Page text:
Looking back, sweet potato has always been a staple food in the Caribbean cuisine. From breakfast, lunch, dinner and dessert, the recipes are endless. Surprisingly I only remember eating sweet potatoes boiled, fried and in dessert form.
Sweet potato pudding is commonly served during the holidays in the Caribbean. There are many versions and each of them very unique in taste.
Pain Patate, Sweet Potato Pudding or Sweet Potato Bread, is the same everywhere in the Caribbean. As a favorite dessert during the holidays, Sweet Potato is also prepared on special occasions such as cultural and religious feasts, parties etc…
The white-fleshed sweet potato is the most common variety found in the Caribbean. The skin has a pink to purple color and can easily bruise. Sweet potato is known as batata, white yam, and camote. It is also known as other names depending on the island or country.
Making sweet potato can be a quick or lengthy process. The short and quick version is made with coconut milk, sweet potato, sugar, and spices. The long version is prepared with freshly grated coconut and all of the above ingredients are also added.
Most recipes will include raisins. They are either soaked in rum or not soaked. For example, in Haiti, Sweet Potato Pudding or Pain Patate is prepared with coconut milk, grated coconut, raisins, spices, extract, and rum. Soaking the raisins is not part of the process.
The Jamaican version of sweet potato pudding includes soaking the raisins in rum for a few hours. My updated version does contain rum soaked raisins. We (islanders) are big fans of rum. (Shhhh….) My preferred choice of rum is the Haitian Rum Barbancourt. It is my preferred choice because of taste and aroma. I think it is bolder and more flavorful.
I remember many moons ago when my late dad used to make the Haitian version of Sweet Potato Pudding, the comical disputes between him and my mom would be endless. Whenever my dad was in the kitchen making Pain Patate or Sweet Potato Pudding, it always seems that he had to use every single pots and pan. My late mom used to get so upset at my dad and we could only laugh at their conversations.
Caribbean parents arguments involving a kitchen are usually very comical. Their logic is somewhat confusing at times because they would reflect on old technology and new technology. And their sense of time is always off. LOL.. I sure do like to reminisce about the old days.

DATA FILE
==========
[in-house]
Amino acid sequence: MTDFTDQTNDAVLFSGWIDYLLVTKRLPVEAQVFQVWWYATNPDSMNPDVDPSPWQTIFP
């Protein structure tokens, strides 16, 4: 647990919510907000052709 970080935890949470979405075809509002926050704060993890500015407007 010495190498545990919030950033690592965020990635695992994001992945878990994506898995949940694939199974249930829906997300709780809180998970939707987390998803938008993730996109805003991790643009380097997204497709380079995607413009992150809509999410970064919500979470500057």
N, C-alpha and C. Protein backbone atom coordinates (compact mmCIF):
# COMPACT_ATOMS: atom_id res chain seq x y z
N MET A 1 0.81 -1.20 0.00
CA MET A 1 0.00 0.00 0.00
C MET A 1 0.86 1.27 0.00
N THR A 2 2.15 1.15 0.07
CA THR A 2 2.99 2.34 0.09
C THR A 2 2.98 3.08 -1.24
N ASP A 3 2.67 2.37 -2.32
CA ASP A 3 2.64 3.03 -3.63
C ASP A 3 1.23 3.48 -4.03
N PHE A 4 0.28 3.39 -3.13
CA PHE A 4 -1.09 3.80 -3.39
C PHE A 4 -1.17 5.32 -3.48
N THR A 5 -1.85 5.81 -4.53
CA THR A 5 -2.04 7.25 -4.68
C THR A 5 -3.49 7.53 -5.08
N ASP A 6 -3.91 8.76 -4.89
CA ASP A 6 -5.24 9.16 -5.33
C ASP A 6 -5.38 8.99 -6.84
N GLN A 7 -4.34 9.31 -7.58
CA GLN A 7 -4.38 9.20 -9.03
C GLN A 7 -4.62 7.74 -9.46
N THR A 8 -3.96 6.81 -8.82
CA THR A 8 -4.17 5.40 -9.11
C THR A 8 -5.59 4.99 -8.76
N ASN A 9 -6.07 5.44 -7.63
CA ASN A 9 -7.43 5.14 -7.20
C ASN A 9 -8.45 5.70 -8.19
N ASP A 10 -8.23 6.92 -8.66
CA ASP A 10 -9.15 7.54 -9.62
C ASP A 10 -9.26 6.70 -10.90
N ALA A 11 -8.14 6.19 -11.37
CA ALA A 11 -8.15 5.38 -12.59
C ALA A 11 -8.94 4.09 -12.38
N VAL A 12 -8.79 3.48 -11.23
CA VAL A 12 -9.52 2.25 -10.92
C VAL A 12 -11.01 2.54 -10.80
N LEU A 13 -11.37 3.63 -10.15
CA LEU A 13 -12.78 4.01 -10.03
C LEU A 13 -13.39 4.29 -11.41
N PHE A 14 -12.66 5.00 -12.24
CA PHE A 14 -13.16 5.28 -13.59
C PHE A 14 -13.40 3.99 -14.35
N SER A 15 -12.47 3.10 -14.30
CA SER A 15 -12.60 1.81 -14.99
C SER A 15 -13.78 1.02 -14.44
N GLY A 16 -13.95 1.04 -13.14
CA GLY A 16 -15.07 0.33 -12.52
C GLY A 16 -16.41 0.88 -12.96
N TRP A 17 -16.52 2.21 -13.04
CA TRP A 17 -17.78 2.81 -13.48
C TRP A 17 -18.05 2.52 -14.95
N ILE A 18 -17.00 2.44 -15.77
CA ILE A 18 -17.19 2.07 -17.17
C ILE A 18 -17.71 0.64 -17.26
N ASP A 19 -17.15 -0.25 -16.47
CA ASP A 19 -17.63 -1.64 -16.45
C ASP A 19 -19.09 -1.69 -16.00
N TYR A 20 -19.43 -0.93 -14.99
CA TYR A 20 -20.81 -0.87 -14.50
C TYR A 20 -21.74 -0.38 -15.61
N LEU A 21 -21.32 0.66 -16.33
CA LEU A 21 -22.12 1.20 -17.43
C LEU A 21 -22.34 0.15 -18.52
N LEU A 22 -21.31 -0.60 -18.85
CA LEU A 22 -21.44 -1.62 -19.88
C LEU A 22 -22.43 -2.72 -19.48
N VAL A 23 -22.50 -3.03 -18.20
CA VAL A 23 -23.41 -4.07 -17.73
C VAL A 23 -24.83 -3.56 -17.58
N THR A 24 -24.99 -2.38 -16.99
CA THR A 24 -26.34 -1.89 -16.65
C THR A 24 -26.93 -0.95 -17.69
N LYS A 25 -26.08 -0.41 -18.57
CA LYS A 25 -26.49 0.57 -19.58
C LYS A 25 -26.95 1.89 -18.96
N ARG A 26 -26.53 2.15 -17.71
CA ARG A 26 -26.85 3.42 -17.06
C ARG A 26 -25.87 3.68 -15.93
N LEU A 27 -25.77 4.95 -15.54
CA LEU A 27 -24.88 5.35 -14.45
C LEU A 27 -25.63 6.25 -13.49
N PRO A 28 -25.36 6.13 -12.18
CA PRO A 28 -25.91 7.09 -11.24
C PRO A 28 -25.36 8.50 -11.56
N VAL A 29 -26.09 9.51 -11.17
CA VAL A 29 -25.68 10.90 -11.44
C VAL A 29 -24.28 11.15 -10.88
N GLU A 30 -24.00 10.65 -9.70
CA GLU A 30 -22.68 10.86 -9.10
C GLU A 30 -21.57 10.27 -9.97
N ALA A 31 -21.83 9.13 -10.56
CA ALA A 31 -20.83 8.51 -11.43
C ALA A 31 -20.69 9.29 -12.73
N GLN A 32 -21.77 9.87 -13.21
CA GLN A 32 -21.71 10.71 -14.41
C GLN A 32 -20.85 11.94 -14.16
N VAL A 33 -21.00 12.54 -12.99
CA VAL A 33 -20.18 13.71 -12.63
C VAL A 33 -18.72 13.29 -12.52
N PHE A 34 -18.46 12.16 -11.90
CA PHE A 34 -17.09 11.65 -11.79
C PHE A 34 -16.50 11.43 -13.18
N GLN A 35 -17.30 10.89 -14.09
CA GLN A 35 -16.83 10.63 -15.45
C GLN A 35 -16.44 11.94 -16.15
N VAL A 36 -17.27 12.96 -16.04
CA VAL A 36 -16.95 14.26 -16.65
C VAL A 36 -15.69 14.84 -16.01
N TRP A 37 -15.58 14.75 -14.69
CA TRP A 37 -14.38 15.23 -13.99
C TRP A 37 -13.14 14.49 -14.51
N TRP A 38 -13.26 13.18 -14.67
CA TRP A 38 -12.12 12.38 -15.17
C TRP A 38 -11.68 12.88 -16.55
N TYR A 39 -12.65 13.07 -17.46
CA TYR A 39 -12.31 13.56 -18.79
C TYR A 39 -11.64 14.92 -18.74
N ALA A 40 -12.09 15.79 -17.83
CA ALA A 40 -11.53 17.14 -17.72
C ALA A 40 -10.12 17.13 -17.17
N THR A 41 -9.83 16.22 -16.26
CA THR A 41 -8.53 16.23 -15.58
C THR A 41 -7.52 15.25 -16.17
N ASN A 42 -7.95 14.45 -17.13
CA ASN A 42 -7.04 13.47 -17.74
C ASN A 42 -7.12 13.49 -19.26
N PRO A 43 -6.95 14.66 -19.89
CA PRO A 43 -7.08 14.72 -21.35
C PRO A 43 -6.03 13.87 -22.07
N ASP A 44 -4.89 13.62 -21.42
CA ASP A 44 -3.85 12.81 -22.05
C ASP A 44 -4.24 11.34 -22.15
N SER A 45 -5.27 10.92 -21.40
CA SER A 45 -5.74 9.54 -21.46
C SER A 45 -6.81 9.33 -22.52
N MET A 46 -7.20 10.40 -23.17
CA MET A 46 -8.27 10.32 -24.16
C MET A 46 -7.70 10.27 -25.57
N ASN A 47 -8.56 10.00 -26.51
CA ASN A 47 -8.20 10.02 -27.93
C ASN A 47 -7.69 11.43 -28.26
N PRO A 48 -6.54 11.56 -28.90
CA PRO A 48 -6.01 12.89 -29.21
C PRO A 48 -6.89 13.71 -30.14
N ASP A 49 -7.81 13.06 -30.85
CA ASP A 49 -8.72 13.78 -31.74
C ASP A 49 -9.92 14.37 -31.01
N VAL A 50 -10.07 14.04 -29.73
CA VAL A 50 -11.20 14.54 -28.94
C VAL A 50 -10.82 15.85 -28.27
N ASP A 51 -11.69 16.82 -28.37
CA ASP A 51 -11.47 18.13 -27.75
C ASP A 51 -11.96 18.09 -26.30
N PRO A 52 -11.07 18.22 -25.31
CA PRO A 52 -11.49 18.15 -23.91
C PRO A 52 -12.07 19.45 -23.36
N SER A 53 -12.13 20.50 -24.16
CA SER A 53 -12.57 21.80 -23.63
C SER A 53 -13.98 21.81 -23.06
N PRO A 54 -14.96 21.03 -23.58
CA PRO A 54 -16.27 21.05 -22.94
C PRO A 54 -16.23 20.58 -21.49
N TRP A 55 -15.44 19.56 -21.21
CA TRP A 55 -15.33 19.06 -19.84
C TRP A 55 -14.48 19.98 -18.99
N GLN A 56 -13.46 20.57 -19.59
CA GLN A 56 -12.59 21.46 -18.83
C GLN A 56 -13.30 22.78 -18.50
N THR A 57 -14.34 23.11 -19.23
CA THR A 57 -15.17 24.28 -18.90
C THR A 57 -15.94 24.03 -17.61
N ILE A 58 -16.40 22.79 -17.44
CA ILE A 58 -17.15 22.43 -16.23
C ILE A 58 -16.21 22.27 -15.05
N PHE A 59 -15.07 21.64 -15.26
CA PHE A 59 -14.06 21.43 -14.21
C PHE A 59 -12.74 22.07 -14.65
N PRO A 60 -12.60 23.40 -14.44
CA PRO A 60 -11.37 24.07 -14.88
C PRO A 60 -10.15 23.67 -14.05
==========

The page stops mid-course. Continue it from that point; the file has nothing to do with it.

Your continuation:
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In the Caribbean, sweet potatoes are usually consumed in soup, stews, roasted, baked, pureed, boiled and fried. It is the perfect side dish to serve with a meatless stew or a meat and vegetables stew.
With its sweet taste and potato-like texture, a dessert such as sweet potato pudding deserves to have all the right spices. I am referring to spices such as ginger, nutmeg, and cinnamon. These last three ingredients are religiously used in many of our baked goods.
The texture of my version or Sweet Potato Pudding is slightly different. I coarsely grated the sweet potatoes to create a bit of a crunch.
Try my version today and please share your comments.
How to make my version of the Jamaican Sweet Potato Pudding
- 2 ½ pound sweet potatoes peeled and grated (white flesh sweet potatoes only)
- 2 cups of brown sugar
- 3 cups coconut milk
- 2 teaspoon vanilla extract
- 1 ½ teaspoons ground cinnamon
- ½ teaspoon grated nutmeg
- ½ teaspoon ground ginger
- 3 ¾ cups all-purpose flour
- ½ cup dark rum
- 1 cup raisins
- Soak raisins in rum for 3 hours or longer.
- Peel and grate or blend sweet potatoes.
- Mix coconut milk, brown sugar, vanilla extract, cinnamon, nutmeg and grated sweet potatoes until well blended.
- Mix in the flour, then the rum and raisins to the mixture.
- Pour sweet potato mixture into a 9 or 10 inch round, greased pan.
- Bake at 350 degrees for 2 hours or until the sweet potato pudding is firm.